How much oil profit is 'plowed back'?

By , Staff correspondent of The Christian Science Monitor

What is the "return on investment" to American consumers from higher oil company profits, derived in part from the steeper energy prices they are paying?

The question is at center stage once again as oil companies report first-quarter earnings that so far are showing comparable increases to the spectacular 72 percent earnings gain of the largest 25 US oil firms in 1979.

"It is easy to be preoccupied with the numbers, but they are really beside the point," says Texas A&M University professor of management Gerald Keim. "The meaningful question is what the companies are doing with the profits" to increase the nation's energy independence, he adds.

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The oil industry is expected to make capital expenditures of $51 billion this year --past decade, the industry has, on average, invested twice as much money annually as it has earned in profits, the balance coming from debt and internal sources of cash.

About two-thirds of the capital expenditures this year will be devoted to energy exploration and production, with the aim of increasing supplies of oil and natural gas, according to the American Petroleum Institute. The rest will be spent on transporting and refining operations, research and development of unconventional energy sources, and nonenergy-related activities.

The oil industry is optimistic it can tap valuable new supplies of energy now that domestic prices for oil and natural gas are being decontrolled. One sure sign of this upbeat attitude is the higher investment in drilling activity so far this year in the United States. Rig activity reported April 21 was the highest in 25 years.

Still, for all this hefty investment, oil industry officials hold out little hope for any significant increases in conventional domestic reserves or lower energy prices for consumers.

From 1972 to 1978, for example, the oil industry as a whole was able to discover new oil reserves equal to only half of what was produced. New natural gas reserves averaged about half of consumption in the US in the 1970s.

In other words, the country's well of conventional energy reserves continues to run down.

"We're running very hard to stay even . . . but even with heavy spending we have not been able to arrest the decline in production," explained R. C. Thompson, vice-president of finance for Shell Oil Company in announcing the company's first-quarter earnings increase of 67 percent over the same period in 1978.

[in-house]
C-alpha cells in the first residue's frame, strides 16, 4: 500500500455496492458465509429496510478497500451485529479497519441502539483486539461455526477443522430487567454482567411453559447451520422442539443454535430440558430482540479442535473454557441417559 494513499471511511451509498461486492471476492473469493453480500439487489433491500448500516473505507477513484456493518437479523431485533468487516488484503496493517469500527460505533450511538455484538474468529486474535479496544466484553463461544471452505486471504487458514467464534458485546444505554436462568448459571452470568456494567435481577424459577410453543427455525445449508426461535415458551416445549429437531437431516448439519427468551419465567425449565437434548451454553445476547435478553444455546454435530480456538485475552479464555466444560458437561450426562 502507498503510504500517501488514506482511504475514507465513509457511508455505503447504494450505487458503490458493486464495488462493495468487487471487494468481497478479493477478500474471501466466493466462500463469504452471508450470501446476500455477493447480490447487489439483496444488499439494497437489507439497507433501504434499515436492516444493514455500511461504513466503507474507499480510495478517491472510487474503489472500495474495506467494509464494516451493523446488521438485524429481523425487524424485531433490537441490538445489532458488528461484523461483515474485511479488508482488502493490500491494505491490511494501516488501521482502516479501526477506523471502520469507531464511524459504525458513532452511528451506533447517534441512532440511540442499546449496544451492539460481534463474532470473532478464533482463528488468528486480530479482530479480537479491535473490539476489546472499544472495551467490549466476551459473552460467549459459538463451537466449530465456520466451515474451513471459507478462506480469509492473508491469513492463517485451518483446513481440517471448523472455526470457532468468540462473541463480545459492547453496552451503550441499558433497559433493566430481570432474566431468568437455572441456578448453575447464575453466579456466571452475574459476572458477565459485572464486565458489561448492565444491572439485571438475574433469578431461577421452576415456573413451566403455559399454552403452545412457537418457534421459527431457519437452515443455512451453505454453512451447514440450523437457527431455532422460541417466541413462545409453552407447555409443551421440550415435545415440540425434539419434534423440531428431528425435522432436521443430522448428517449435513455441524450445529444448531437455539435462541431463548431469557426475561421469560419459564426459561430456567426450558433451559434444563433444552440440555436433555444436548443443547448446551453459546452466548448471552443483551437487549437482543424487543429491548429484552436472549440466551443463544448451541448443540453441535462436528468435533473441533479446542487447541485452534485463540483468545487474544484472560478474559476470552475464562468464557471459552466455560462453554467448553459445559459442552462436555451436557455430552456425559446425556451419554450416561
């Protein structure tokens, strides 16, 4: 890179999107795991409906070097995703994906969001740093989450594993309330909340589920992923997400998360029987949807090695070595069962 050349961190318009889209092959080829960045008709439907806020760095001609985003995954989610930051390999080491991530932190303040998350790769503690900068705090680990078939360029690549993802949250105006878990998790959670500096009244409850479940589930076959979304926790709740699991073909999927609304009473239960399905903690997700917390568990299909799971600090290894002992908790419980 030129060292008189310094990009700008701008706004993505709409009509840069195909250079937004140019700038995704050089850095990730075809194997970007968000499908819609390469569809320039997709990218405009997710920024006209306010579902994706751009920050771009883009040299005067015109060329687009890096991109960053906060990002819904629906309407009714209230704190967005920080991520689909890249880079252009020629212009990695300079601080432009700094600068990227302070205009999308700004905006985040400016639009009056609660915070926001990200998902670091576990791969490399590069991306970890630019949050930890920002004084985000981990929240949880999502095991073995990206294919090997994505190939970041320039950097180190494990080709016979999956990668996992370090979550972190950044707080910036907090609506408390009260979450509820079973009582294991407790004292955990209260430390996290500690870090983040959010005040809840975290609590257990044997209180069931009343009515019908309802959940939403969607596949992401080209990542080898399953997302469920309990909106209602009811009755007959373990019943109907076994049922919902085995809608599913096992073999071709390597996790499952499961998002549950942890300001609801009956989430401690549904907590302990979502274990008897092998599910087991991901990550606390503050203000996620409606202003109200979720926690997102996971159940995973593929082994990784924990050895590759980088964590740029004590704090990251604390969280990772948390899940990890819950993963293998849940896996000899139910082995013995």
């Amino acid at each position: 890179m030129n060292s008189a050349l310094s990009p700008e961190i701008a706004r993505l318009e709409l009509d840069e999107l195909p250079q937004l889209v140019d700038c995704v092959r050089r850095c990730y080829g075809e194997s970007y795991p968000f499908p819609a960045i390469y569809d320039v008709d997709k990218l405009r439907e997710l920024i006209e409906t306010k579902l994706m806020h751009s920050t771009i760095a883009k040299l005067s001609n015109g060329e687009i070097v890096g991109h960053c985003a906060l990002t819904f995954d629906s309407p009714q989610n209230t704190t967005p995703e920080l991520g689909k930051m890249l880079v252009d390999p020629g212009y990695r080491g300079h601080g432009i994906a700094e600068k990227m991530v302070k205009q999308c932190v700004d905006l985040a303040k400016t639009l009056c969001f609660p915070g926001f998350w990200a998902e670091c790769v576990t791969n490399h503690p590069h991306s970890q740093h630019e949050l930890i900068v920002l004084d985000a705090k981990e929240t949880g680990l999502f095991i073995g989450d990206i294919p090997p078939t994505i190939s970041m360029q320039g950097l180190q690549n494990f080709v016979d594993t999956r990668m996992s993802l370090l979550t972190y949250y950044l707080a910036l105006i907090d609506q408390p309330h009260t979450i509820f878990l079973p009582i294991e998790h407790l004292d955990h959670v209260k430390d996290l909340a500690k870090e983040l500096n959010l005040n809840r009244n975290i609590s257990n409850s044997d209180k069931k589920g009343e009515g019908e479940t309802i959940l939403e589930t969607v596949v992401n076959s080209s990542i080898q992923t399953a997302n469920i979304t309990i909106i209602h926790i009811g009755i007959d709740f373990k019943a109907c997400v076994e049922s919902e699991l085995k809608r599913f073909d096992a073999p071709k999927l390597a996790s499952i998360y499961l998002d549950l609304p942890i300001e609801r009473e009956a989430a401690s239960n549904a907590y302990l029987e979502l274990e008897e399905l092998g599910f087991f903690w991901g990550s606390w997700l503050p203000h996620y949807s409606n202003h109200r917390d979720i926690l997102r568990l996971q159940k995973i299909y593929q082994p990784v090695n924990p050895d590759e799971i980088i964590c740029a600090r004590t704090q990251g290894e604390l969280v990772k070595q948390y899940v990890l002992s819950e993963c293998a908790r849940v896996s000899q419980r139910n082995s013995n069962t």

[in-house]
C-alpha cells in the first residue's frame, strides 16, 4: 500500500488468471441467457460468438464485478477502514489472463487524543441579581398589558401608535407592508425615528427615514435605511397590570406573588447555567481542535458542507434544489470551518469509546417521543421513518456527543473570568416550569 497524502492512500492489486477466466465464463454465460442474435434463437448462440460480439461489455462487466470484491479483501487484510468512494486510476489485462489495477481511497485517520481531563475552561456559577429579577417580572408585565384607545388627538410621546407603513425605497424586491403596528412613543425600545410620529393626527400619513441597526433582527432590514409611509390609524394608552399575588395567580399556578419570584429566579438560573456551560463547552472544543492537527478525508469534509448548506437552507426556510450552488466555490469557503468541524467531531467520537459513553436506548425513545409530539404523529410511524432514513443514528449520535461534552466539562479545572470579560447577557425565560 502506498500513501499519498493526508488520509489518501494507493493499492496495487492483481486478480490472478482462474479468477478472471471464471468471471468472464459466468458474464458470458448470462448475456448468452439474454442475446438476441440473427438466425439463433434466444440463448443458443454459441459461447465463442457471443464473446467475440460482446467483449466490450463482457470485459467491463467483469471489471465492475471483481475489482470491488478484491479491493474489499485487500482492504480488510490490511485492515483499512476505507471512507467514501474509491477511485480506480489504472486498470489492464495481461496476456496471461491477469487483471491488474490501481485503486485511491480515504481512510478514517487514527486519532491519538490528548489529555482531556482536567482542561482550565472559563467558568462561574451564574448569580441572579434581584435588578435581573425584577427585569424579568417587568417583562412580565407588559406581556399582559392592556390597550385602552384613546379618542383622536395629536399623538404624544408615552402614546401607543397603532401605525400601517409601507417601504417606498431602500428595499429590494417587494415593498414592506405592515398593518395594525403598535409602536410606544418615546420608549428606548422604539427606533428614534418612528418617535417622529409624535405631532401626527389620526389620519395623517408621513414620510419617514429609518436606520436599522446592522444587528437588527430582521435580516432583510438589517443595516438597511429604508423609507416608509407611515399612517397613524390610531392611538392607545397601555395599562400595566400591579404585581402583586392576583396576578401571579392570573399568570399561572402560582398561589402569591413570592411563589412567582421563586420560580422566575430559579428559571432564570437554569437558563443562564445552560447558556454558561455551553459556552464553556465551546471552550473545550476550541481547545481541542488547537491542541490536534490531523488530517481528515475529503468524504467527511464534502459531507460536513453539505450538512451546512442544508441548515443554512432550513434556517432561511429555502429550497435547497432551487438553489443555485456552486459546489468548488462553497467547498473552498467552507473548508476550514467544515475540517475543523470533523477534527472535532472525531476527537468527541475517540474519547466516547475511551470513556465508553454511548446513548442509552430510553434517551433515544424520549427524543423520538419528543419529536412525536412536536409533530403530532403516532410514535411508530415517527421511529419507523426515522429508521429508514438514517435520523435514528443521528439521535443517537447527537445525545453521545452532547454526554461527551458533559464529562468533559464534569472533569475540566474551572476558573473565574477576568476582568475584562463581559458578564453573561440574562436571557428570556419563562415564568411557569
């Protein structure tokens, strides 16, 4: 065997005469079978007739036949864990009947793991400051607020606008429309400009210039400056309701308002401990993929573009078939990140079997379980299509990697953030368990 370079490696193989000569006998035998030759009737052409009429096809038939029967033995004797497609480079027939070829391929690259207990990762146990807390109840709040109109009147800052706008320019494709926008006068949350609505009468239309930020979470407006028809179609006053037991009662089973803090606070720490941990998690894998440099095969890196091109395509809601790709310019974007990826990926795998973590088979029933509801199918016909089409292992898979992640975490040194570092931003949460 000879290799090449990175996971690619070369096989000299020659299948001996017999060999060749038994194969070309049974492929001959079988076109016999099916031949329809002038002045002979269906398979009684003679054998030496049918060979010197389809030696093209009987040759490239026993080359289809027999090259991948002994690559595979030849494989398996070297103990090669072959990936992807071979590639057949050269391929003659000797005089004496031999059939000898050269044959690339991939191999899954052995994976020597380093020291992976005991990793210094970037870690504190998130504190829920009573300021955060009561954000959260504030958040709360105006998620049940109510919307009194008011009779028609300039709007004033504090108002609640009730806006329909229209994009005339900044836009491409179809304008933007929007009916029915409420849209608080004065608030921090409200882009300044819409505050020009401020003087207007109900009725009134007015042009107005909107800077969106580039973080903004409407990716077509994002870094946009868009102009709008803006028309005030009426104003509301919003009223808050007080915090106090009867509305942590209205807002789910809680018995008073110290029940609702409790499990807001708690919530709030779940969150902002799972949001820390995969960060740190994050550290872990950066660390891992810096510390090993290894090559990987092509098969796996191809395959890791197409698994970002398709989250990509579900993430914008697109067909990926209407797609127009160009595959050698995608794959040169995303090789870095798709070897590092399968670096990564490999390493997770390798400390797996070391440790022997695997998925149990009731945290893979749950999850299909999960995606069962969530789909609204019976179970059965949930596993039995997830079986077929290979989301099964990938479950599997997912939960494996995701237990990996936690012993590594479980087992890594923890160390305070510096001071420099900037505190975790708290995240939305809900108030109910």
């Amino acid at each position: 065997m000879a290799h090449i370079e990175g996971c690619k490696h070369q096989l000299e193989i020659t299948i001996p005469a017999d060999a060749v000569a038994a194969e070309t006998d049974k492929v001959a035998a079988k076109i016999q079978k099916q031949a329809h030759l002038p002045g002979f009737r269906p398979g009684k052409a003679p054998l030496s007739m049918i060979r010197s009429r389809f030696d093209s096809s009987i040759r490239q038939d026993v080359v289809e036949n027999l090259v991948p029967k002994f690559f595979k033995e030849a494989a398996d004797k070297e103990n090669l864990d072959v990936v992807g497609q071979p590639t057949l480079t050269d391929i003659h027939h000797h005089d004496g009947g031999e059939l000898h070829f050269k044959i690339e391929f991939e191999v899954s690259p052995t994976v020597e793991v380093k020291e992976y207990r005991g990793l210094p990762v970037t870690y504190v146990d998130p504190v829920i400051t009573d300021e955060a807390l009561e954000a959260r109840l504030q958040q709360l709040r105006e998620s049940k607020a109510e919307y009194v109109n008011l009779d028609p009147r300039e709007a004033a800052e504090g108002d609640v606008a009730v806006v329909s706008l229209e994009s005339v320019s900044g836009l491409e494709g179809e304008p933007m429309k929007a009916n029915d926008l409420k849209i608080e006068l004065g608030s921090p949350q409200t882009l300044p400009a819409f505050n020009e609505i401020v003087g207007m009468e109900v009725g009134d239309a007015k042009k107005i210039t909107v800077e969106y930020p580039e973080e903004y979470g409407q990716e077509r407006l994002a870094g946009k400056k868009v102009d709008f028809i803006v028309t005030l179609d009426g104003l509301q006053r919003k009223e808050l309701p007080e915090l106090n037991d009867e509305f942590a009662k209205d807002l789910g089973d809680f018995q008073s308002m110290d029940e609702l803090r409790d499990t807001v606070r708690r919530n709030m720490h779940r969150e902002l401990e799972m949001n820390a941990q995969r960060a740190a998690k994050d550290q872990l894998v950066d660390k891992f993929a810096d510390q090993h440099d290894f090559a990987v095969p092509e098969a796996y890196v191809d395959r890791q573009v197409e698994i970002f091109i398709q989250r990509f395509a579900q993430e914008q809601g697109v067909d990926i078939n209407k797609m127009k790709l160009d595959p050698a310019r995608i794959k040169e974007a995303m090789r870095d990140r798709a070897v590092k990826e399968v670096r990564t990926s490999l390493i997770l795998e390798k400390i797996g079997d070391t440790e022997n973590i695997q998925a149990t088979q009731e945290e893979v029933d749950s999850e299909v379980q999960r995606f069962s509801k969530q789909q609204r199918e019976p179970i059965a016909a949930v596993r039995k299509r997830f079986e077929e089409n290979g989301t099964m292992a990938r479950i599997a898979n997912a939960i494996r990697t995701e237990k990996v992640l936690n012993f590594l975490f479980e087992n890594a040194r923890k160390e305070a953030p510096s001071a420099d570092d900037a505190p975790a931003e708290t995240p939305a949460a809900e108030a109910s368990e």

What is not precisely measureable is how much faster domestic oil and natural gas reserves would decline if companies were not spending more on exploration and production. Indeed, oil industry officials argue that declining reserves themselves are an indication that not enough money has been spent in the past in the domestic energy industry.

Consumers will likely continue to devote more of their paychecks to energy costs, providing funds for oil industry exploration and production and hoped-for additions to reserves.

In 1970, some 4.4 percent of the average household budget went to direct energy expenses, like gasoline and home heating oil, according to consumer economist Martin Duffy of Data Resources Inc. in Lexington, Mass. Today, those costs represent 6 percent of the family budget, and with domestic energy prices rising due to decontrol, American consumers can expect to see US prices rise faster than in other countries.

That will be a switch. Energy analysts conclude that 1979 profits for US oil companies were largely a result of the near-doubling of OPEC (Organization of Petroleum Exporting Countries) oil prices and that the bulk of the earnings was generated overseas, where consumers paid the world price for oil products. American consumers were still sheltered by energy price controls.

Overall, 1979 was an exceptionally good year for oil companies. Profits and rate of return -- earnings as a percent of net worth -- in the oil industry exceeded those among US manufacturing firms in general.

More typical is the pattern of 1969 to 1978, when the oil industry had an average rate of return of 13.9 percent, nearly identical to the 13.7 percent for the entire manufacturing industry, according to Citibank in New York.

Many analysts look for sharply lower earnings increases over the next five years for oil companies than that registered in 1979. "The current rate of gain is unsustainable; it reflects unusual increases in oil prices," said Philip L. Dodge, an energy analyst with Donaldson, Lufkin & Kenrette Securities Corporation in New York.

Mr. Dodge looks for oil earnings to grow on average about 15 percent a year over the next five years.

Some question whether massive capital expenditures -- the basic justification by oil companies for high profits -- is the best way to solve the nation's energy problems.

Mr. Duffy says he believes that current high oil industry profits will result in "excess expenses." He argues that the companies have more earnings than they can efficiently spend and he believes those resources should be taxed and used to encourage energy conservation and to meet other social needs.

"We would get a better return spending $1 on reducing demand [through conservation] than spending $1 on more production" with some of the profits, Mr. Duffy contends.

Government policy is already headed that way. The new US windfall profits tax will transfer energy income to other sectors of the economy. And there is a growing trend at the state level to tax oil company revenues for general purposes.

Connecticut recently enacted a 2 percent tax on the sales of petroleum products distributed in the state by oil companies with refining operations. Similar proposals have been introduced in New York and Illinois.

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